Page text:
2. A tuna melt is a recipe I recently made that was delicious! (Yeah, we don't do a lot of serious cooking around here.)

3. It's time for me to take a shower, and then make pumpkin bread and warm up apple cider.

4. To hear young girls say they like the way they look is quite refreshing.

5. If I never hear the word toejam again, it'll be too soon.

6. To one side of the curving road was a the hills of Sedona, and on the other was a huge gaping gorge that I thought we were going to fall into because the jeep driver kept going really close to the edge. Mountains are scary when you're used to Florida.

7. And as for the weekend, tonight I'm looking forward to painting in the Louvre, tomorrow my plans include proposing on a Saturday night and Sunday, I want to laze. (I don't have any specific plans, so you get Queen lyrics instead. You're welcome.)

Thursday, October 9, 2008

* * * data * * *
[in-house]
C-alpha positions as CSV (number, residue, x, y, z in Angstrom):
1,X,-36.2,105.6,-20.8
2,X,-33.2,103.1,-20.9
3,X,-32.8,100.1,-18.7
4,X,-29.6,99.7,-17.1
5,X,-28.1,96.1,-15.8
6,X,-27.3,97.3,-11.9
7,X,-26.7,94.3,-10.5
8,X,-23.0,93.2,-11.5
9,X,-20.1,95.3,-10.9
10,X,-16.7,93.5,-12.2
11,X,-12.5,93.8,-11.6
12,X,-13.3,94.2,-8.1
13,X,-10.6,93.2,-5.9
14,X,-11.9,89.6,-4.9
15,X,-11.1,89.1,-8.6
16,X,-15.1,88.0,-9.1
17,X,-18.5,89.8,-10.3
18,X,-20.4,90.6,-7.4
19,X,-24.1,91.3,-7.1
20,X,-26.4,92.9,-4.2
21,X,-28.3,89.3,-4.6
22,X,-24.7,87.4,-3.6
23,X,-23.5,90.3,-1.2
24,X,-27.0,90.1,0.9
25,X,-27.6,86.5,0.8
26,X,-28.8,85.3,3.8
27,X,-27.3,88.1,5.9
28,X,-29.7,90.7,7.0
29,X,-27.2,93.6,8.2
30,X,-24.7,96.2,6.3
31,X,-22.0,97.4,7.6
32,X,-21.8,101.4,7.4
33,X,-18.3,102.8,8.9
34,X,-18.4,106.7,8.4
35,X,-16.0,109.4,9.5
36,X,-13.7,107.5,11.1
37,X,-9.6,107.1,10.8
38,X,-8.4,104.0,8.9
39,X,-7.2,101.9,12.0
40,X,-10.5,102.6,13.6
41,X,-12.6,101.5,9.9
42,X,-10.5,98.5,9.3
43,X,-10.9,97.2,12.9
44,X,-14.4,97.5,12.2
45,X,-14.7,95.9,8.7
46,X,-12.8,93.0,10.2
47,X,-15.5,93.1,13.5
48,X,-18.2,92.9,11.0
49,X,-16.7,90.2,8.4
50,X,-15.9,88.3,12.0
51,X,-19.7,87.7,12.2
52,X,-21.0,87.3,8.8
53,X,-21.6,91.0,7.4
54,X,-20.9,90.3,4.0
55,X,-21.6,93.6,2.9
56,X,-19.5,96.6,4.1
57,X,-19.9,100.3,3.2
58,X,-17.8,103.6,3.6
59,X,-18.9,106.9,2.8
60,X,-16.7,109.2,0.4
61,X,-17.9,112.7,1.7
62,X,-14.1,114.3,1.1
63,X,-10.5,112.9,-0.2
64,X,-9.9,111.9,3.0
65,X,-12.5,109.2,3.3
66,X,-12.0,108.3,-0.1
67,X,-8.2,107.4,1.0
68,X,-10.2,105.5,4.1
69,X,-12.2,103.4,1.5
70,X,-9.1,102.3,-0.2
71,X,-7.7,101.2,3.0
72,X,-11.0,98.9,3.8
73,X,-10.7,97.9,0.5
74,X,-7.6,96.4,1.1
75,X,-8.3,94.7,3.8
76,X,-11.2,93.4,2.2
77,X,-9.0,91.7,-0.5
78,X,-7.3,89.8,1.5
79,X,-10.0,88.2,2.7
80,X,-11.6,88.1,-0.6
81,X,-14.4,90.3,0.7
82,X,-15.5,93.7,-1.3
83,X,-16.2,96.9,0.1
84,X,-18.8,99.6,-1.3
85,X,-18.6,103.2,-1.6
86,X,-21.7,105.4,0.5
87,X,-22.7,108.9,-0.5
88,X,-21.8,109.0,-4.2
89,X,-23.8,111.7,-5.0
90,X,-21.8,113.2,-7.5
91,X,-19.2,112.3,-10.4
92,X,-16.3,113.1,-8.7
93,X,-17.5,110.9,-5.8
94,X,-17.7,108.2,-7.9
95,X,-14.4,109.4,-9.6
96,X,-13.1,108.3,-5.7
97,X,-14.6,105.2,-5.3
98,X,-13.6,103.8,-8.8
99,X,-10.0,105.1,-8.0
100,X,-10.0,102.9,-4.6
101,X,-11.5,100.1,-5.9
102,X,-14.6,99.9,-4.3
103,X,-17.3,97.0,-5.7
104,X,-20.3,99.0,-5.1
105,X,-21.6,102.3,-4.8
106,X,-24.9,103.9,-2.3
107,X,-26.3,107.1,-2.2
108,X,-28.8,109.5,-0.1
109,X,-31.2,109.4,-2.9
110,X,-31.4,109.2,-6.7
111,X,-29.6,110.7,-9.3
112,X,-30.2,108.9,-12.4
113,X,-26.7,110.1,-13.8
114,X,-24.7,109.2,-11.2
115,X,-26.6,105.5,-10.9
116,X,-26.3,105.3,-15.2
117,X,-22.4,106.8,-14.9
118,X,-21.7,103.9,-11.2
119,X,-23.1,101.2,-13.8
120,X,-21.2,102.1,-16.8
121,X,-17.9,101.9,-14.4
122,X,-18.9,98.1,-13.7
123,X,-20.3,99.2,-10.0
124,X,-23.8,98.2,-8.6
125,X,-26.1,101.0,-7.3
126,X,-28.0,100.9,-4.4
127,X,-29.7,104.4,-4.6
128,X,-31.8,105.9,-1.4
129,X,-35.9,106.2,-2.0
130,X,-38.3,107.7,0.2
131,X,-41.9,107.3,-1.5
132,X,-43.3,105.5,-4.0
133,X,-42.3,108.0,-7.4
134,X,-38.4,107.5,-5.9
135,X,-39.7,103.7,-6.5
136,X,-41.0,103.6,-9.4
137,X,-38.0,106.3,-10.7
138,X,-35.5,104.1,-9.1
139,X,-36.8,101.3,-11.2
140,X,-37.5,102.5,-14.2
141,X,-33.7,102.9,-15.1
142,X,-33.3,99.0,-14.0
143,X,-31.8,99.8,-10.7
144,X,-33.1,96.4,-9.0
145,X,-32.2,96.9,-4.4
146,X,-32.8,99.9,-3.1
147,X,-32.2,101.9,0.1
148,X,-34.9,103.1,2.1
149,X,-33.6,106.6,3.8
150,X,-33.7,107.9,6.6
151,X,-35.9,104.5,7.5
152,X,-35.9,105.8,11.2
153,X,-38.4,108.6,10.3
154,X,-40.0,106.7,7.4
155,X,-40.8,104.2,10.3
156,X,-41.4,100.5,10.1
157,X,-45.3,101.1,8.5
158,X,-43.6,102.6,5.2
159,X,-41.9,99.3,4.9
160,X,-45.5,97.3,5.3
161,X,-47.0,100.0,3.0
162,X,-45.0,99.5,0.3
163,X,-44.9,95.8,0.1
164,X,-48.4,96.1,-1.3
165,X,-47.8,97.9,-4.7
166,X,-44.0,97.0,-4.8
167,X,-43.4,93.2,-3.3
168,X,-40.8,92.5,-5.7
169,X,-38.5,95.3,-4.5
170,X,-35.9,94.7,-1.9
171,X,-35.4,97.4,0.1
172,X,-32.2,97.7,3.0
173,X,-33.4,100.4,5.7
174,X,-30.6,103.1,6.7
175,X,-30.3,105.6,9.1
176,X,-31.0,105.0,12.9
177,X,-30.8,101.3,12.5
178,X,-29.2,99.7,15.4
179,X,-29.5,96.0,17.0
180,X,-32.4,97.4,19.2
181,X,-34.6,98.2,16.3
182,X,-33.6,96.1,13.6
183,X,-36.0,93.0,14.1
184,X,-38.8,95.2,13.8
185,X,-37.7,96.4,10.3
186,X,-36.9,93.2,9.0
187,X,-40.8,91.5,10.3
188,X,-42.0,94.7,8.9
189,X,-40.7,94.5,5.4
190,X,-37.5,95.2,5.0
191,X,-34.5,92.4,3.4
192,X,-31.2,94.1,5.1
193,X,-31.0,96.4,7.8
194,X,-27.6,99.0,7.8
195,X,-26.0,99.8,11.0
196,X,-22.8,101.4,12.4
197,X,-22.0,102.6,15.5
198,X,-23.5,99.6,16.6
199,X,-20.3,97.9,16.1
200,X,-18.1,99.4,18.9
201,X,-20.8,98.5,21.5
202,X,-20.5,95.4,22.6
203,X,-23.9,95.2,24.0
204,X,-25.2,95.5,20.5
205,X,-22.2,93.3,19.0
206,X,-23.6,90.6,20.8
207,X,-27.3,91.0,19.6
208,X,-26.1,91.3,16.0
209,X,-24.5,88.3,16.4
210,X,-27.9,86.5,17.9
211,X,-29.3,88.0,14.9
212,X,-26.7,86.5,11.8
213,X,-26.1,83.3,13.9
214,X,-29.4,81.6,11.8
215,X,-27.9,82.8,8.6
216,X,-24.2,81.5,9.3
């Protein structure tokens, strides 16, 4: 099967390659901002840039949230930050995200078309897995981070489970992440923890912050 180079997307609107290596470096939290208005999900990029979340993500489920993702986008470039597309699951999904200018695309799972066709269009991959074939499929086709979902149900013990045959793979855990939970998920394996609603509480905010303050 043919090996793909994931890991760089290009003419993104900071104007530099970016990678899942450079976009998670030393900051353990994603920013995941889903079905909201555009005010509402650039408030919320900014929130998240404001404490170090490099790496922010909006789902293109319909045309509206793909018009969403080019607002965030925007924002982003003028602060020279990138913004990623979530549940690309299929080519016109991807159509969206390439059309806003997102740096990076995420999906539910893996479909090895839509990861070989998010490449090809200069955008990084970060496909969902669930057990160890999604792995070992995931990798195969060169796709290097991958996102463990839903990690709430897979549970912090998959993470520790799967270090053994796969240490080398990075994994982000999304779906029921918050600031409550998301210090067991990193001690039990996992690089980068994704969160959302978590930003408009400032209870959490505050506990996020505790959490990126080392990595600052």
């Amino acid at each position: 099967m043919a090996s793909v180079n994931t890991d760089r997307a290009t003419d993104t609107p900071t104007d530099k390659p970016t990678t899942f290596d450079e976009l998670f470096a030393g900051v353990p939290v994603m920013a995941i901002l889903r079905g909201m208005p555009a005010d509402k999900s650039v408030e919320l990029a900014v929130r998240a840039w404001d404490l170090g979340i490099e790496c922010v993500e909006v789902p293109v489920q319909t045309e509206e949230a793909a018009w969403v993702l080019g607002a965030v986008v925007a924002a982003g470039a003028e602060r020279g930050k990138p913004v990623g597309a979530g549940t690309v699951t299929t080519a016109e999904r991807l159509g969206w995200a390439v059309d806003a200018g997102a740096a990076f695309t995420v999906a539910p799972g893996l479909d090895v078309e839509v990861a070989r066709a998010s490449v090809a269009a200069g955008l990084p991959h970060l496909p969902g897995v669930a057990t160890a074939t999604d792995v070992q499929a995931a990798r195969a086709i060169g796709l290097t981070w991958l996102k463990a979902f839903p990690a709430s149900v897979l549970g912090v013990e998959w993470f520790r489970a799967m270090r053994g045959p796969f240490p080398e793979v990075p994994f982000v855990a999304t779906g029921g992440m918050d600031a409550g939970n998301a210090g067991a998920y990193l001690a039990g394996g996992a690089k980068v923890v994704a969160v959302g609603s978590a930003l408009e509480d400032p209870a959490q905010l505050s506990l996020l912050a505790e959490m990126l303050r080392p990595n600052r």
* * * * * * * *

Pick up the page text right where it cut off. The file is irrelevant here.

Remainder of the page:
Music, one. Savage beast, zero.

I've been anxious lately. Anxious and edgy and probably defensive and testy. I think there's a lot of reasons for that, not the least of which is that I still haven't found a job and the search is frustrating, involving a lot of shady online application websites, and people who offer you an interview but never tell you when or where to show up, and entry-level jobs that require two years of experience, and sigh.

But it's other stuff too. It's politics - it seems like I'm getting in an argument nearly every other day with someone over politics, and I'm just sick of it. I think it's just hanging in the air right now, with the election so close and the panic over the economy and everything else. I'm not the only person who is edgy. Lots of people are edgy right now, because so many people are convinced, this election, that if their candidate doesn't win the WORLD AS WE KNOW IT WILL COME TO AN END. People on both sides are thinking that way, and it's not making for happy or peaceful times.